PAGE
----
Quatuor Diotima(Megadisc Classics)
It was never subjected to the same number of reworkings and expansions as some of his later works, yet Livre pour Quatuor, Pierre Boulez’s only string quartet, remained in a state of compositional flux for the last 60 years of his life. Boulez began the original six-movement version in 1948, when he was 23 and had just completed his Second Piano Sonata. The title, Livre, was a homage to Mallarmé and to the poet’s idea of a book in which the individual chapters could be shuffled: Boulez intended that the movements of the quartet could be reordered, or even detached and performed separately. His original manuscript has no bar lines and few tempo markings and dynamics and, at that stage, it seems, he planned to publish two versions, the original form and in a score with time signatures that would make it much easier to perform. In the event, though, only the first two movements were performed at the premiere in 1955, and the full score was eventually published three years after that as a five-movement work (the fourth was omitted, though the original numbering of the movements was retained).
My friend and colleague John Evans, who has died aged 62 of a heart attack, made significant contributions to three musical institutions.
Born in Swansea, the son of Leslie, a band leader, and his wife, Avis (nee Jones), John went from Gowerton grammar school to University College, Cardiff (now Cardiff University). After gaining his MA in music in 1976, he worked for five years, latterly as a research scholar, at the Red House, Aldeburgh, Benjamin Britten’s home for the last part of his life, and now housing the Britten-Pears Foundation. John’s doctoral thesis explored the structure of Britten’s Death in Venice, and he wrote insightfully about other operas by the composer. With Donald Mitchell he collaborated on Benjamin Britten, 1913-1976: Pictures from a Life (1978), and he laboured lovingly on the selection and editing of Britten’s revelatory diaries, eventually published as Journeying Boy (2009).
Nicholas Martin’s wonderful screenplay for the new film is accompanied by Jasper Rees’s biography, which details the scandal in Jenkins’s life and presents her as a symbol of female empowerment
On 25 October 1944, as Japanese and American forces pulverised one another in the Pacific, Florence Foster Jenkins took to the stage at New York’s Carnegie Hall. Before a crowd of 3,000 – thousands more were left outside, having failed to get tickets – she performed a challenging programme including the Queen of the Night’s aria from The Magic Flute, “In the Silence of the Night” by Rachmaninoff and “Clavelitos”, “a short, flirtatious song in the Hispanic idiom”. But this was no ordinary concert, the main draw being that Jenkins, a stately soprano then in her mid-70s, was utterly tone deaf. Throughout the performance the audience were laughing so hard at her tuneless screeches and yelps that, according to some reports, they completely drowned her out. One actor suffered such incontrollable hysterics that she had to be removed from her box. The music critic from the New York Post stopped the singer’s partner and “personal representative”, St Clair Bayfield, as he left the hall. “Why?” he asked. “Because she loves music,” came the reply. “If she loves music,” countered the critic, “why does she do this?”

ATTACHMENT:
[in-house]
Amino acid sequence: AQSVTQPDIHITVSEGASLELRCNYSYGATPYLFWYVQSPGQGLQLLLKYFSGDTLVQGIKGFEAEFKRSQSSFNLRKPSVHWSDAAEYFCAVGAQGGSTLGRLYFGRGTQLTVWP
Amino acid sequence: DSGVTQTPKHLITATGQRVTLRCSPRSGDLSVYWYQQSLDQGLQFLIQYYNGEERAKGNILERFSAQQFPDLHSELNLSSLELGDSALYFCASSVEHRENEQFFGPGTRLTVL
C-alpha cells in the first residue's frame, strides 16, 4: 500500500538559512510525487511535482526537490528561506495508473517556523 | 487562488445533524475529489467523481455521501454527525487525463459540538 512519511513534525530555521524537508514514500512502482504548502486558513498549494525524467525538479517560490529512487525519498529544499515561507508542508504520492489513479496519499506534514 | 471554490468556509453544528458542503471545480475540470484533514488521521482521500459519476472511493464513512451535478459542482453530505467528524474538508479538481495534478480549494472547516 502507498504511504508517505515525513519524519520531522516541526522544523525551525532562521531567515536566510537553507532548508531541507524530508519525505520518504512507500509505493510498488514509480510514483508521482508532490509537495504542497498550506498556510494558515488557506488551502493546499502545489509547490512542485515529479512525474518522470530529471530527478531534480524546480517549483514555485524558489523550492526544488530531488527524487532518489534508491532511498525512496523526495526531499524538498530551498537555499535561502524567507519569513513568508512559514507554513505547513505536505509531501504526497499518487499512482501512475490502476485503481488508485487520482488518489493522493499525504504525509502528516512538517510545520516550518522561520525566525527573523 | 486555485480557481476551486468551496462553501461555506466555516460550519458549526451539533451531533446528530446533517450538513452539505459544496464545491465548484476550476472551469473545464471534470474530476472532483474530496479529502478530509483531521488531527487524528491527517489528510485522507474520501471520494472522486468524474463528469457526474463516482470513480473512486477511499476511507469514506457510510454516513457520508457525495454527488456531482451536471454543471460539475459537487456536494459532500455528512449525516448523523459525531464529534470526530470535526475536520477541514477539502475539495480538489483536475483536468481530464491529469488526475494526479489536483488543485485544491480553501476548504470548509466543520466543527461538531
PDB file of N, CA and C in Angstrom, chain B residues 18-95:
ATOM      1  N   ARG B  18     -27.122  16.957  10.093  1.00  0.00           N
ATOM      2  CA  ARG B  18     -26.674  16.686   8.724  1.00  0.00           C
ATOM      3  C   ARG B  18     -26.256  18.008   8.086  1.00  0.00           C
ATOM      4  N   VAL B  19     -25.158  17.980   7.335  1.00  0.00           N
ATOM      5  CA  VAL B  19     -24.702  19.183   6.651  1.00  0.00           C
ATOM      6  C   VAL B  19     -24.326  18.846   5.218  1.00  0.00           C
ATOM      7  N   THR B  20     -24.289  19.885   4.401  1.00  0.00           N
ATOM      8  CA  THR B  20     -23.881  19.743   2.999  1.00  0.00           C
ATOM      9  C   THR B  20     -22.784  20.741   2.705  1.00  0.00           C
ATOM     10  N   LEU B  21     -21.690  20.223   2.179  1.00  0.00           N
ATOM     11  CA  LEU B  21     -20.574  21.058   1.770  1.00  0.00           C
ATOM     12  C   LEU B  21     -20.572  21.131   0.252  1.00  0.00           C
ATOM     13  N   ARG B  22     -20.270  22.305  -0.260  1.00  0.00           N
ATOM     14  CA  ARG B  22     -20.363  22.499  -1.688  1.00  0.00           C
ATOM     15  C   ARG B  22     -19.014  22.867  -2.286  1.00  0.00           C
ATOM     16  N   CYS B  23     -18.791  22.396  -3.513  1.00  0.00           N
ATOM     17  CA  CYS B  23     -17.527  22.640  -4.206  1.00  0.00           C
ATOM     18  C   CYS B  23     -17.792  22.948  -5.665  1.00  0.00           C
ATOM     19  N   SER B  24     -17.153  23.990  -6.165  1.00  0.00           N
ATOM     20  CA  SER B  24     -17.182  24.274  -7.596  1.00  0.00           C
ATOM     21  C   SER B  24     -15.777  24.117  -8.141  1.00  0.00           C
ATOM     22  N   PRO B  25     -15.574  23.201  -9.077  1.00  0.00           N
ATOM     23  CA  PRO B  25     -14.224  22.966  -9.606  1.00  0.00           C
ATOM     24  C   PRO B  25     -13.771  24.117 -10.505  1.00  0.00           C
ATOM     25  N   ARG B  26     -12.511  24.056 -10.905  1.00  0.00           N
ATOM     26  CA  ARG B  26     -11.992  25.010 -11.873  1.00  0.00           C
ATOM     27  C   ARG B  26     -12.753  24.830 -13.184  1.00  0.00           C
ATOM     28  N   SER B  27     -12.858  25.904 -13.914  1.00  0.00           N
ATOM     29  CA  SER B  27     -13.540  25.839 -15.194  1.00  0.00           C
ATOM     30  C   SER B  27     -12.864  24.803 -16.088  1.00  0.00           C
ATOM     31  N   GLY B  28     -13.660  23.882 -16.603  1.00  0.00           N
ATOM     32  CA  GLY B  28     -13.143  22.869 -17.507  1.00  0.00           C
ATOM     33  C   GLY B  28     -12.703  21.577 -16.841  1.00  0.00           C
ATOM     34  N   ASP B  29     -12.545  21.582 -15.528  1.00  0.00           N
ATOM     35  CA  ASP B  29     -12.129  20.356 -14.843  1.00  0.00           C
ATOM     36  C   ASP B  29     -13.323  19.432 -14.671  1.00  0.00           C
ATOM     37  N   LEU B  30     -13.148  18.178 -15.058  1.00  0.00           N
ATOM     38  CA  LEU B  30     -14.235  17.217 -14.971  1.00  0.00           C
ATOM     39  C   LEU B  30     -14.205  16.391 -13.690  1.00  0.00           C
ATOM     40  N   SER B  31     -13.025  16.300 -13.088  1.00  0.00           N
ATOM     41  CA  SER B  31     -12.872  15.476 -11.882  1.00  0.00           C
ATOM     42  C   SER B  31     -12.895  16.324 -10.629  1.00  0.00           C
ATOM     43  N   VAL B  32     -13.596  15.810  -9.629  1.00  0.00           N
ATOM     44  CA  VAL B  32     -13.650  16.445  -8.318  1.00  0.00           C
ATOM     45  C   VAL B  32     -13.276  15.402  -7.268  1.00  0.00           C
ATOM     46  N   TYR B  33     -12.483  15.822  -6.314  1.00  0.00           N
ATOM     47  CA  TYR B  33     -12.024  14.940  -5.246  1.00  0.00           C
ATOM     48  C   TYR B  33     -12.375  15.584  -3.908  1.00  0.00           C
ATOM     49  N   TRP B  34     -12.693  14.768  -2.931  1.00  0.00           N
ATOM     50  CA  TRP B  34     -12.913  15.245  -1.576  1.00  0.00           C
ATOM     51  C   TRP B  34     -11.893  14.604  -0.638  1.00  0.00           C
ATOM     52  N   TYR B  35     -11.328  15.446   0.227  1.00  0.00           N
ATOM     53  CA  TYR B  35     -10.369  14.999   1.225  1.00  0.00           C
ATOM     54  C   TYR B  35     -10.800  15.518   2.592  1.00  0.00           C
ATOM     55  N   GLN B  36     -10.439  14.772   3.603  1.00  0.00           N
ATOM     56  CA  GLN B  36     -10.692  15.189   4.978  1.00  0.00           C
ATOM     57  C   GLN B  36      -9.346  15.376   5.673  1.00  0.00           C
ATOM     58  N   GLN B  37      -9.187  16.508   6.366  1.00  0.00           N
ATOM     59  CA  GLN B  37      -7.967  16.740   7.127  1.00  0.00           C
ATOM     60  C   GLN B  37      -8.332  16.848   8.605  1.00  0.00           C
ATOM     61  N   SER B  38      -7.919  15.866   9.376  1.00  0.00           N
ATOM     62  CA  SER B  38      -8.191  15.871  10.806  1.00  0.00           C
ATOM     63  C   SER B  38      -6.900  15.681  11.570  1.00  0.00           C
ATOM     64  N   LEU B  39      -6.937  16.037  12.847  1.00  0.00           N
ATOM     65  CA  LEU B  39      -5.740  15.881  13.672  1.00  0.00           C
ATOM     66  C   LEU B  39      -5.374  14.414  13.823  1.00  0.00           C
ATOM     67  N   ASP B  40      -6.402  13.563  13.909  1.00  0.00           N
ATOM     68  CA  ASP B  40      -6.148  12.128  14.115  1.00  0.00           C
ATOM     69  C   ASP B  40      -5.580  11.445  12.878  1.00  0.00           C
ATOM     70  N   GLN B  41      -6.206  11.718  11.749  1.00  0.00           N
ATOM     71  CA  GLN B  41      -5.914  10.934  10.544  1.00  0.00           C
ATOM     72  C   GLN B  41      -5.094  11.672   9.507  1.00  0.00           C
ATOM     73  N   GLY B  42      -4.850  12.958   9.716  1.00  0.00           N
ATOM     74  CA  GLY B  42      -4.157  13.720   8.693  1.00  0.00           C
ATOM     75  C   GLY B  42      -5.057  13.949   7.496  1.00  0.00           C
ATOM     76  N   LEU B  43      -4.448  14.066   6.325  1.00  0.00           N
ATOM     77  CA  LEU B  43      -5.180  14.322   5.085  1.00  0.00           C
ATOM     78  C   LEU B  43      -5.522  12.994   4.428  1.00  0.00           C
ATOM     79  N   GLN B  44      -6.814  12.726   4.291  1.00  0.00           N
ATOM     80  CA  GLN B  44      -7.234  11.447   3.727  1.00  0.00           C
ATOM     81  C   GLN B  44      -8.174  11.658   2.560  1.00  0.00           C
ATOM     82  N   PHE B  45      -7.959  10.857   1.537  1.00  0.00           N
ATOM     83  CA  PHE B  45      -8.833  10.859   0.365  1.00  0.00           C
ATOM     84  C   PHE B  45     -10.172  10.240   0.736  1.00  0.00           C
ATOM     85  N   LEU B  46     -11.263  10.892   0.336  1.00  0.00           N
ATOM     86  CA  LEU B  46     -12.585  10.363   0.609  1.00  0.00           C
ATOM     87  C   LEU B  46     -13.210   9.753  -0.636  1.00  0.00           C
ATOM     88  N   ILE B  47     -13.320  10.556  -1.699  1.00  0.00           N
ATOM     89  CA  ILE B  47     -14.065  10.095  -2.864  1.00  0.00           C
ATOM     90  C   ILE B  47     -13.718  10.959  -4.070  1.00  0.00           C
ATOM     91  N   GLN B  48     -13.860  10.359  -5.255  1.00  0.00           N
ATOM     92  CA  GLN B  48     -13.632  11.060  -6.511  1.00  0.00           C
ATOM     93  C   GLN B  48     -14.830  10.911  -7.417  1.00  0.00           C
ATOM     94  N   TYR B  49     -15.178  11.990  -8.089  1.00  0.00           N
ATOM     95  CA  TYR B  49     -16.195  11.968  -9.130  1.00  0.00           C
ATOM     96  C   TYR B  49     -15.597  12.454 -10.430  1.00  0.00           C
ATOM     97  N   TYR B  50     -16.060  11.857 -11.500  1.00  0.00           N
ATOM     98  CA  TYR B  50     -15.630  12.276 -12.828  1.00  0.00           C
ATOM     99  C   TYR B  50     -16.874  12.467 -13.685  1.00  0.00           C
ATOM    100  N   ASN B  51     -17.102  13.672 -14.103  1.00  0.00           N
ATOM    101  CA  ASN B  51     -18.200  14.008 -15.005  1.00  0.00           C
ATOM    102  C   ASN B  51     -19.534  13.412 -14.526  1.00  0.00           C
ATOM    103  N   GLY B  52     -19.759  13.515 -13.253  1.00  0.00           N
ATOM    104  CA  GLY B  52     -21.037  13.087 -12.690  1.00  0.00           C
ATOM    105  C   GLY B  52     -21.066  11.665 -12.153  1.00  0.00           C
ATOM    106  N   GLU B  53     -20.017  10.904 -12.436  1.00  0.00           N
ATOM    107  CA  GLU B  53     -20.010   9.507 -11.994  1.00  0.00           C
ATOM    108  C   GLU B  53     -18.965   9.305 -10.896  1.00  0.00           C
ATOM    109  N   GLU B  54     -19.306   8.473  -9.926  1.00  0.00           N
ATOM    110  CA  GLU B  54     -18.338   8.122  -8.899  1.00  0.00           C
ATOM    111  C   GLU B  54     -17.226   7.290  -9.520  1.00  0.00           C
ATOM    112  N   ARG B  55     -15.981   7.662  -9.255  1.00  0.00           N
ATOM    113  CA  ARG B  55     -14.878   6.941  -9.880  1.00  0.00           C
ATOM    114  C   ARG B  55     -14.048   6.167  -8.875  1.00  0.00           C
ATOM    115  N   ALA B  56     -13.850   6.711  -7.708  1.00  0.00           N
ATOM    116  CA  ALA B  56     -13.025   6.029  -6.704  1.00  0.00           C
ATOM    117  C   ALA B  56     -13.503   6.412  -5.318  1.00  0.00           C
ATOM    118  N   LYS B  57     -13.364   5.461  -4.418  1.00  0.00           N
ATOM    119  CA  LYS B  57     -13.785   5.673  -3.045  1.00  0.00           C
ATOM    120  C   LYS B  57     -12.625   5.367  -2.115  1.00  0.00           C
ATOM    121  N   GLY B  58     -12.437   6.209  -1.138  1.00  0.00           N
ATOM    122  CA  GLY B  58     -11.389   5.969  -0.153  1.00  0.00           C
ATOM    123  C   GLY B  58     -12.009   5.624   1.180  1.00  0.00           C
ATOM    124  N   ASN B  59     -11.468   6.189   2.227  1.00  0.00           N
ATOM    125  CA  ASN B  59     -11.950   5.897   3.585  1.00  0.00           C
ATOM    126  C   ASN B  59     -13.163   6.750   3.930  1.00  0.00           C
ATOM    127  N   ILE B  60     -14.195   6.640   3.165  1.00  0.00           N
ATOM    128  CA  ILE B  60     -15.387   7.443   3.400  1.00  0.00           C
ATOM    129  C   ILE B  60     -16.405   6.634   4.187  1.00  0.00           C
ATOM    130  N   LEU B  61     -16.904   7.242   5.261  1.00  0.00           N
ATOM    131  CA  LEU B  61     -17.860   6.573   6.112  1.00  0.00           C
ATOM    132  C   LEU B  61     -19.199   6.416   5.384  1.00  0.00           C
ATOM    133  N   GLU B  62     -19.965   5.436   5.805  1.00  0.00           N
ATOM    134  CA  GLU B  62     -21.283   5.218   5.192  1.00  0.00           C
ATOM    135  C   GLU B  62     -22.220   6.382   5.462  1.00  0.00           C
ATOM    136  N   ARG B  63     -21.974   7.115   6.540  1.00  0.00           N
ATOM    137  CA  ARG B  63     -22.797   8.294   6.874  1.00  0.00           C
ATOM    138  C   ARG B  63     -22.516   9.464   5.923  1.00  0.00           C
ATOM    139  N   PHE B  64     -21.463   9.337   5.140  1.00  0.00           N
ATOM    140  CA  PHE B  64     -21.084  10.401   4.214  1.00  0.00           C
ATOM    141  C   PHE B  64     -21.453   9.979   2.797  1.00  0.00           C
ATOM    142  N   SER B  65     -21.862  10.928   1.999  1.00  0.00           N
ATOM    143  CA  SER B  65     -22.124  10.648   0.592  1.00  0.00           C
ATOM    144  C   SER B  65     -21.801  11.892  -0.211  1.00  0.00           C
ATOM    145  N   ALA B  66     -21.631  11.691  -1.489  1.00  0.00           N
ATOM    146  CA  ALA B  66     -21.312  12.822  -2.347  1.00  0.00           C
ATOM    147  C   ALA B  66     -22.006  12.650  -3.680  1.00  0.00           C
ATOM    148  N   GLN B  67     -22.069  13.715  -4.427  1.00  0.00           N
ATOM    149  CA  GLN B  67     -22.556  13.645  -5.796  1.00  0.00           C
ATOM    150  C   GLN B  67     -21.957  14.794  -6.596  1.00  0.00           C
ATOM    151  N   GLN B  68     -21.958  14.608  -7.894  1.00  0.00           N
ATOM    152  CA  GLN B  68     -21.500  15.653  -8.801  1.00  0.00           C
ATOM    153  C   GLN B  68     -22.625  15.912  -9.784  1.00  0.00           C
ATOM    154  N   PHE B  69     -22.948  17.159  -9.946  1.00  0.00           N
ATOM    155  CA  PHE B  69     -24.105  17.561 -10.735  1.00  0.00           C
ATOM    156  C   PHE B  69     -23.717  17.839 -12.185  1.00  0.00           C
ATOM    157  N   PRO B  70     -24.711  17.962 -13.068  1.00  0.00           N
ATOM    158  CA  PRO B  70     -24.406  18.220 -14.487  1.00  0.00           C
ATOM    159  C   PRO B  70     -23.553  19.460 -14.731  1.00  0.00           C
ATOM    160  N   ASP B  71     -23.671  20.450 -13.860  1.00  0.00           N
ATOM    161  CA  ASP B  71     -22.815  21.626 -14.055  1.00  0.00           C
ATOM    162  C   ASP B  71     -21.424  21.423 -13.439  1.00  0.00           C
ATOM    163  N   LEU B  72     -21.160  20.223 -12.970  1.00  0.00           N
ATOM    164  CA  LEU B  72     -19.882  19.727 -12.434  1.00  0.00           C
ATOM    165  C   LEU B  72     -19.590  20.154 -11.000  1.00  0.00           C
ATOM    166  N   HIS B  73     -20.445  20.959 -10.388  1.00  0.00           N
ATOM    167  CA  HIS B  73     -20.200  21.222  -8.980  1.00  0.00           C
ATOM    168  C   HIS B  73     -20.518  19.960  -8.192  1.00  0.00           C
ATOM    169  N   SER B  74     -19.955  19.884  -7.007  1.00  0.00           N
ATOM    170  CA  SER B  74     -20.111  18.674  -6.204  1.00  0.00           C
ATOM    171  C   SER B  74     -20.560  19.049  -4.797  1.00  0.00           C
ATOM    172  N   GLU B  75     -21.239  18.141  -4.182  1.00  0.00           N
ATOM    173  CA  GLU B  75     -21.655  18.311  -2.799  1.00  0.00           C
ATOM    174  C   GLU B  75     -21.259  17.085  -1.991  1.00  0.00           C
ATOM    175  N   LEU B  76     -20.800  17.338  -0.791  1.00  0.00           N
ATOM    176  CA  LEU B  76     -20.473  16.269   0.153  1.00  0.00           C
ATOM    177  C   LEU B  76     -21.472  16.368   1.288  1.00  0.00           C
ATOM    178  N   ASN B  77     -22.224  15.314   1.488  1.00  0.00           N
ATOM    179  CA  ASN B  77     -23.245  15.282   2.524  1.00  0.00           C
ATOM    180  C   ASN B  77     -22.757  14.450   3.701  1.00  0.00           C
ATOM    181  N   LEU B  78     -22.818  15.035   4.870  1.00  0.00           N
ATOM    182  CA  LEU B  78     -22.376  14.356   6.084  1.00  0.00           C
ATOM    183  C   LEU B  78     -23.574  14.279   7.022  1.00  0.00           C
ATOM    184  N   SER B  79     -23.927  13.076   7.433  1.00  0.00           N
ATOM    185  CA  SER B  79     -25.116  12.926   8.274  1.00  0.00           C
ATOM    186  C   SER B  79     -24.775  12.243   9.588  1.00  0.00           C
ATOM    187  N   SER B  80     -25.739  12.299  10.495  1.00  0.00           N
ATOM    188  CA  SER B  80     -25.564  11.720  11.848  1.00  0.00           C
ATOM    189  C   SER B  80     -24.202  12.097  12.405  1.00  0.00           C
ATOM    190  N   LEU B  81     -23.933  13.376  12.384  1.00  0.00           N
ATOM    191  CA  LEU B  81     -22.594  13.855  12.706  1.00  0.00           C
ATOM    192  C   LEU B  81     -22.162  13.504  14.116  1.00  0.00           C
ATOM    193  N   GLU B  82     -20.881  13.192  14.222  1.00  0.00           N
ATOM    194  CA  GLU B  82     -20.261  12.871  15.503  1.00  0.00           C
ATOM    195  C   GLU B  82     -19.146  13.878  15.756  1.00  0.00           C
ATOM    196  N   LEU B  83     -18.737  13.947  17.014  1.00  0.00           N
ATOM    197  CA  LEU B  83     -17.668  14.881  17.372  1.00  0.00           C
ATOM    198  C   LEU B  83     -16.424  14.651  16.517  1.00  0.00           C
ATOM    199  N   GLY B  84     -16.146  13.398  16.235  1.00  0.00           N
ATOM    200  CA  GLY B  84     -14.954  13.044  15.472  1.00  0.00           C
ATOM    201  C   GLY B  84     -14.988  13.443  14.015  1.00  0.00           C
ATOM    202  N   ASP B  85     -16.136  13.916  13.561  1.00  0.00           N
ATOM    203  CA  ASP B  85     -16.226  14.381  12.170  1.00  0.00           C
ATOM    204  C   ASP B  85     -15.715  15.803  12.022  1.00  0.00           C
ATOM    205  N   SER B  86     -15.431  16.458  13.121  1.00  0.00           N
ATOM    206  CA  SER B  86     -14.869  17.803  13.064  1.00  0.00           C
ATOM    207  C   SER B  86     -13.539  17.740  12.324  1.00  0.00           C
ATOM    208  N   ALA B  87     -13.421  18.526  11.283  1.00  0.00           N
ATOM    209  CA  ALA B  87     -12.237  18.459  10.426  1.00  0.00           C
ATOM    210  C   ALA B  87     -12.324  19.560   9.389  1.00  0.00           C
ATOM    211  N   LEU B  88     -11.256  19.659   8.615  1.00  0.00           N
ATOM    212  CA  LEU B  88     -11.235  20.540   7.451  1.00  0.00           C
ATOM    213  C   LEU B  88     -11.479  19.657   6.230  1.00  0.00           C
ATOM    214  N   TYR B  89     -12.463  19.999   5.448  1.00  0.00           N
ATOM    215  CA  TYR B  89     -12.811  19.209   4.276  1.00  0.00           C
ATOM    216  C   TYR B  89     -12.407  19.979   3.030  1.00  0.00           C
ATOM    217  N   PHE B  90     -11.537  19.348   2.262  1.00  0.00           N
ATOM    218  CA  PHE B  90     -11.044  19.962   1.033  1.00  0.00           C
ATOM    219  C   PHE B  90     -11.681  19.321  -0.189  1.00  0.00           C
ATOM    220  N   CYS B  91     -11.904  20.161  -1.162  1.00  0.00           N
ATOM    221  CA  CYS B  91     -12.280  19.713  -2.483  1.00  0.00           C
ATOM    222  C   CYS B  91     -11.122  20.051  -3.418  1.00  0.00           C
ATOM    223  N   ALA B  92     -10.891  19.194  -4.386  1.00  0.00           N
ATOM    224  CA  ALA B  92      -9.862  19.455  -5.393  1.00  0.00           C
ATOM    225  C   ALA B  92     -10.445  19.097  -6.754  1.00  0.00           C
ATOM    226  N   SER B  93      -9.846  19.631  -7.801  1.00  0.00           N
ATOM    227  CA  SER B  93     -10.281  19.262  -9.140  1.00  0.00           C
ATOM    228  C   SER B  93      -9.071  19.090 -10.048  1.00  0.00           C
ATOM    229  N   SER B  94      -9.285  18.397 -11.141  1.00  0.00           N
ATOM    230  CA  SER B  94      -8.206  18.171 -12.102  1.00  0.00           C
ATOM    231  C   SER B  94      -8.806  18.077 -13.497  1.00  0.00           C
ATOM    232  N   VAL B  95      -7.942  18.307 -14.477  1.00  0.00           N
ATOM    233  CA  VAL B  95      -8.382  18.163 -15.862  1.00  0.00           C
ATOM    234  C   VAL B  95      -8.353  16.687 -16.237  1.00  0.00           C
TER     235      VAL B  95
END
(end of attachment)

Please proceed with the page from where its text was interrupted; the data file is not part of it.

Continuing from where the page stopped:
It is a question many of us will have pondered as we watch The Voice, The X Factor or Britain’s Got Talent. And indeed the story of Jenkins, a woman who did not let a lack of talent limit her ambitions, seems to speak to a certain spirit of our age. The first play about her, Terry Sneed’s Precious Few, premiered in 1994, and since then she has inspired ever more prestigious stage productions, culminating with Glorious!, which opened in the West End in 2005. Now, with the release of an eponymous film about her, starring Meryl Streep and directed by Stephen Frears, her continued fame seems assured. The screenplay by Nicholas Martin, which is tagged on to the end of Jasper Rees’s biography, furnishes the myth with many delicious details: Jenkins’s obsession with potato salad, which she served in such great quantities at her private “musicales” that she stored it in the bath; the suggestion that syphilis, contracted from her first husband, may have been the cause of some of her eccentricities; her habit of carrying her will around at all times in a large black briefcase.
Whether raunchy or religious, everything Purcell wrote had the same unstuffy grit. Ahead of her show at the London festival of baroque music, the folk star pays tribute to a champion of the vernacular
When I was nine or so, a nymph-like young woman with long blond plaits and steel-rimmed specs (think Joni Mitchell meets Virginia Woolf) came to teach me and my friends in Oxford Girls’ Choir “baroque dancing” on Saturday mornings.